Although immigrant Japanese had boxed in the United States since at least the 1880s, Seattle's James Yoshinori Sakamoto (1903-1955) was among the first Nisei (second generation Japanese Americans) to box professionally.
James Sakamoto, ca. 1925. Courtesy the Sakamoto Family.
Sakamoto's father Osamu came to Washington State in March 1894. Osamu Sakamoto's first jobs were the usual immigrant jobs--working at a restaurant in Tacoma, working on a farm in Puyallup, sweeping sawdust at the Port Blakely lumber mill on Bainbridge Island. In 1897, having grown tired of working for other people, he opened his own restaurant in Seattle. Soon after, he gave up the restaurant for a hotel. "During his business career," said Osamu Sakamoto's obituary published in the Seattle Times on April 1, 1954, "he operated four hotels, three furniture stores, a small trucking business and vegetable stands. He retired in 1930, and his wife, Tsuchi, died in 1952."
Osamu Sakamoto, 80, and Tsuchi Sakamoto, 80, on their golden wedding anniversary, December 11, 1943. A War Relocation Authority photographer took this picture at Minidoka Relocation Center in Idaho. National Archives and Record Administration photo, ARC Identifier 539530.
Osamu and Tsuchi's son Yoshinori was born in Seattle on March 22, 1903. Yoshinori Sakamoto liked athletics, and so, around 1910, he took up judo at the recently organized Seattle Dojo. According to Frank Chin (2002: 109), the club's senior instructor, Tokugoro Ito, "told young Sakamoto he would do better boxing."
During high school, Jimmie, as his American schoolteachers called him, played varsity football, and during his senior year, the Franklin High School yearbook (Tolo, 1921: 153) described him as the "best line player ever seen in Seattle high school football." His friends at Franklin included Eitaro Suzuki, a judo black belt who wrestled for Japan during the 1932 Olympics.
Although some sources say that Sakamoto graduated from high school in 1920, the Franklin High School yearbook includes him in the graduating class of 1921. In any event, between 1920 and 1923, Sakamoto was active in the Japanese community's efforts aimed at blocking new anti-Asian legislation in Washington State. This was a losing cause. As Matthew Klingle has noted (1997), "The 1889 state constitution, in Section 33 of Article II, already prohibited resident aliens from owning land. In 1921 and 1922, the rule was extended to leasing, renting, and sharecropping of land."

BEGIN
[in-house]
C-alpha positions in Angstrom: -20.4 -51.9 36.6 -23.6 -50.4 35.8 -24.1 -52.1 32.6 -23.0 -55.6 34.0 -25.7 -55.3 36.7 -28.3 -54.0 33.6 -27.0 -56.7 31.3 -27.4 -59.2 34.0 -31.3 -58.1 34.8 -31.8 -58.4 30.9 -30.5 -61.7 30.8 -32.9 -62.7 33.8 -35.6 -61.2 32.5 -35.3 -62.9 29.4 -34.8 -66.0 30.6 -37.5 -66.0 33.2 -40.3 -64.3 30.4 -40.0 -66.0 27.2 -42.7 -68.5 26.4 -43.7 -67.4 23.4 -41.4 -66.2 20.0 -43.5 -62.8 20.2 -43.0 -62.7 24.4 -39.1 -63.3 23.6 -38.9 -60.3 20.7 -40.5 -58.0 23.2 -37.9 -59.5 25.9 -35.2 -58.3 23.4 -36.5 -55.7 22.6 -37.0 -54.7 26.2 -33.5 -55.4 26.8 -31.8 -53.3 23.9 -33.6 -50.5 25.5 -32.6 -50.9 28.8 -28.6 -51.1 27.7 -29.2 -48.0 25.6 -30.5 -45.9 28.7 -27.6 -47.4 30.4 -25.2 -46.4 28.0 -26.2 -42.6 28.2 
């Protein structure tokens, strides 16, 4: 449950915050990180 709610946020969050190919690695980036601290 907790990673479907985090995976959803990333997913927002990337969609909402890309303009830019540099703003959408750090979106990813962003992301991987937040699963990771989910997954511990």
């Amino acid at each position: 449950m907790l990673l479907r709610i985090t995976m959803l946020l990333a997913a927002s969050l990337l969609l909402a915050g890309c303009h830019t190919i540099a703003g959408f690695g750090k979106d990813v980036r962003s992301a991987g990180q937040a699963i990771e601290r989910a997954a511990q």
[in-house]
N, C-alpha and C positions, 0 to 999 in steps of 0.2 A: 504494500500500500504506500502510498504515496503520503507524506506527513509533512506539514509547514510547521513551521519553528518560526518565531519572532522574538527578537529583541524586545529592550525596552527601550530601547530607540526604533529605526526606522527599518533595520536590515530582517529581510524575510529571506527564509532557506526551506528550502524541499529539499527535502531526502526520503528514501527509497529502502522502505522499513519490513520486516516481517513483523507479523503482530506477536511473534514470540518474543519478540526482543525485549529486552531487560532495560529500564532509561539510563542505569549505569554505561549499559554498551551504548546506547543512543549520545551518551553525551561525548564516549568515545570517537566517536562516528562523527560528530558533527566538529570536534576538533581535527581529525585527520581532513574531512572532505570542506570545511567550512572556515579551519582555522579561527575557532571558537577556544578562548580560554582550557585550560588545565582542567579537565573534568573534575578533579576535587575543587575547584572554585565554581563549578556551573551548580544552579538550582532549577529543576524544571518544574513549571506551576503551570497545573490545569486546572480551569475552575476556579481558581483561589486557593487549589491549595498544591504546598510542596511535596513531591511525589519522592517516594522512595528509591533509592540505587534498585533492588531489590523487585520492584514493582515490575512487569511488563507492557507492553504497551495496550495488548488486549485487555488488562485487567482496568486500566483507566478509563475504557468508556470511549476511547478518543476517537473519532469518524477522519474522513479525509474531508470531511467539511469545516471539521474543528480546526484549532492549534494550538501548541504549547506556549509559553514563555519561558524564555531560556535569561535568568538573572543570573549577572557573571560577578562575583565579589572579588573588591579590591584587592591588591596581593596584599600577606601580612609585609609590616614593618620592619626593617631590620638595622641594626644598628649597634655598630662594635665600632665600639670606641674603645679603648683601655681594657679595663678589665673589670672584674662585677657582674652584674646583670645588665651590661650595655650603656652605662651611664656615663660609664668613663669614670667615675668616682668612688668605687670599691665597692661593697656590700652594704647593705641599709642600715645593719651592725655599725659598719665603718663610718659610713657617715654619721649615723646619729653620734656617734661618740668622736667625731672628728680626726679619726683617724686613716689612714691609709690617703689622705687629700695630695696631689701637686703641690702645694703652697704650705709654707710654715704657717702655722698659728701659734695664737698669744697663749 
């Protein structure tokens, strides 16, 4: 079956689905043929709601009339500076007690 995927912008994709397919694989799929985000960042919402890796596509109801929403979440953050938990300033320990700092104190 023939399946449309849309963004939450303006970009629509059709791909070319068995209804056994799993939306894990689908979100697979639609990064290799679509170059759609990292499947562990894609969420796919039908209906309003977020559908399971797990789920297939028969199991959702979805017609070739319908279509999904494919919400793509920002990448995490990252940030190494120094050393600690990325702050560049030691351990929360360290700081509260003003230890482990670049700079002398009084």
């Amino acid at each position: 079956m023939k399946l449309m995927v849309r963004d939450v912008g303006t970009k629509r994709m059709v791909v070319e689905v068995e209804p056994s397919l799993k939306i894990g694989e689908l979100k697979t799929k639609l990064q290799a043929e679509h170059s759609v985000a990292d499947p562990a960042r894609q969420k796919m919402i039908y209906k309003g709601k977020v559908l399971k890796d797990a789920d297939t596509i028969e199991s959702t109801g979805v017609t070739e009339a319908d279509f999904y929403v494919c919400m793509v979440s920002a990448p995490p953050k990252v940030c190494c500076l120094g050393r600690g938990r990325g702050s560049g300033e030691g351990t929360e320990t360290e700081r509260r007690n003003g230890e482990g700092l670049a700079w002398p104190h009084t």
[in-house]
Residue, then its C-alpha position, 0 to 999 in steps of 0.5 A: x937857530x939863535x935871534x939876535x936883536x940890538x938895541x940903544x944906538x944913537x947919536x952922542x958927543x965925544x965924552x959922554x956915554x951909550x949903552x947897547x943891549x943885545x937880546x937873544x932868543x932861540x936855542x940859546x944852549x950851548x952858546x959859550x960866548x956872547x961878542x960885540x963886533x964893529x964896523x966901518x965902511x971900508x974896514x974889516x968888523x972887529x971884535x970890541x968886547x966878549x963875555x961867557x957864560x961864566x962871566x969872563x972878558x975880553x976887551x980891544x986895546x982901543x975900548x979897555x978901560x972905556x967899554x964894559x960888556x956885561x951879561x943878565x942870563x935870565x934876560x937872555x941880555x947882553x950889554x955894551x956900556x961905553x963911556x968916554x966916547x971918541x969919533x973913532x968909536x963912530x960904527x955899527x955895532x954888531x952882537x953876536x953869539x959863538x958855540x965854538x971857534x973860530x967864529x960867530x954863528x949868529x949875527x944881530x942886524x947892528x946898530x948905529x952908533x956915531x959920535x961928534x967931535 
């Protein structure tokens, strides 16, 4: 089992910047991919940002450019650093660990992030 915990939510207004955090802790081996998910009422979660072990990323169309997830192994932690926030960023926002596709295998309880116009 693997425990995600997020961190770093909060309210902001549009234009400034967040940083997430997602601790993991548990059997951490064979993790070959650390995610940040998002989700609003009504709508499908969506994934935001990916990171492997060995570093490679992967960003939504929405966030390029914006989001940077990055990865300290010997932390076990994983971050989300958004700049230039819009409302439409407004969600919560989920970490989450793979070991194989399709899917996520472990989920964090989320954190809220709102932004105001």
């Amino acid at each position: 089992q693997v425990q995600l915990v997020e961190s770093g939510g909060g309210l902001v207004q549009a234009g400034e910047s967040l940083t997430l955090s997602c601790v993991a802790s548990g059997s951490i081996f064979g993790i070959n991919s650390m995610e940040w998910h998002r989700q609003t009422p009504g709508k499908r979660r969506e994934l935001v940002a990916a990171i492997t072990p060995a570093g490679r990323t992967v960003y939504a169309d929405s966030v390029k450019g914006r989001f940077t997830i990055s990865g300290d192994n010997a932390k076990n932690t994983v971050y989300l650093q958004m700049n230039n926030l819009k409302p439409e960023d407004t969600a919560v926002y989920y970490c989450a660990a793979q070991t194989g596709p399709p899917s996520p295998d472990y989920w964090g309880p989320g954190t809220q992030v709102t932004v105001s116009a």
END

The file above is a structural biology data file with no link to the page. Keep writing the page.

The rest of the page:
In 1923, Sakamoto moved to Princeton, New Jersey, where he attended college and worked as English-language editor for a Japanese newspaper called Nichibei shuho ("Japanese-American Commercial Weekly"). He also boxed, both with a university club and at the Japanese Christian Institute.
Around October 1925, Sakamoto started boxing professionally. His first known opponent was Gene Martini, and the result was a win for Sakamoto, via knockout in the first.
Such successes caused the Honolulu Advertiser (December 21, 1925) to describe Sakamoto as "a featherweight boxer, who is making good in New York rings." Unfortunately, Sakamoto's manager regularly matched him against heavier boxers, thereby improving the betting odds. Consequently, Sakamoto took some heavy blows, suffered detached retinas, and started going irreversibly blind following a fight with Clark Anderson in Utica, New York, on December 20, 1927.
Sakamoto's cousin Toshio Yamanaka recalled (letter, September 1997), "I was still in grammar school when James came back from New York and his father went to the Union Station to pick him up. His father told us that James was hanging on to a post weeping as he couldn't see." Osamu Sakamoto took his son to ophthalmologists; eventually, he even took him to Japan to see doctors. There was nothing to be done: Darkness was falling.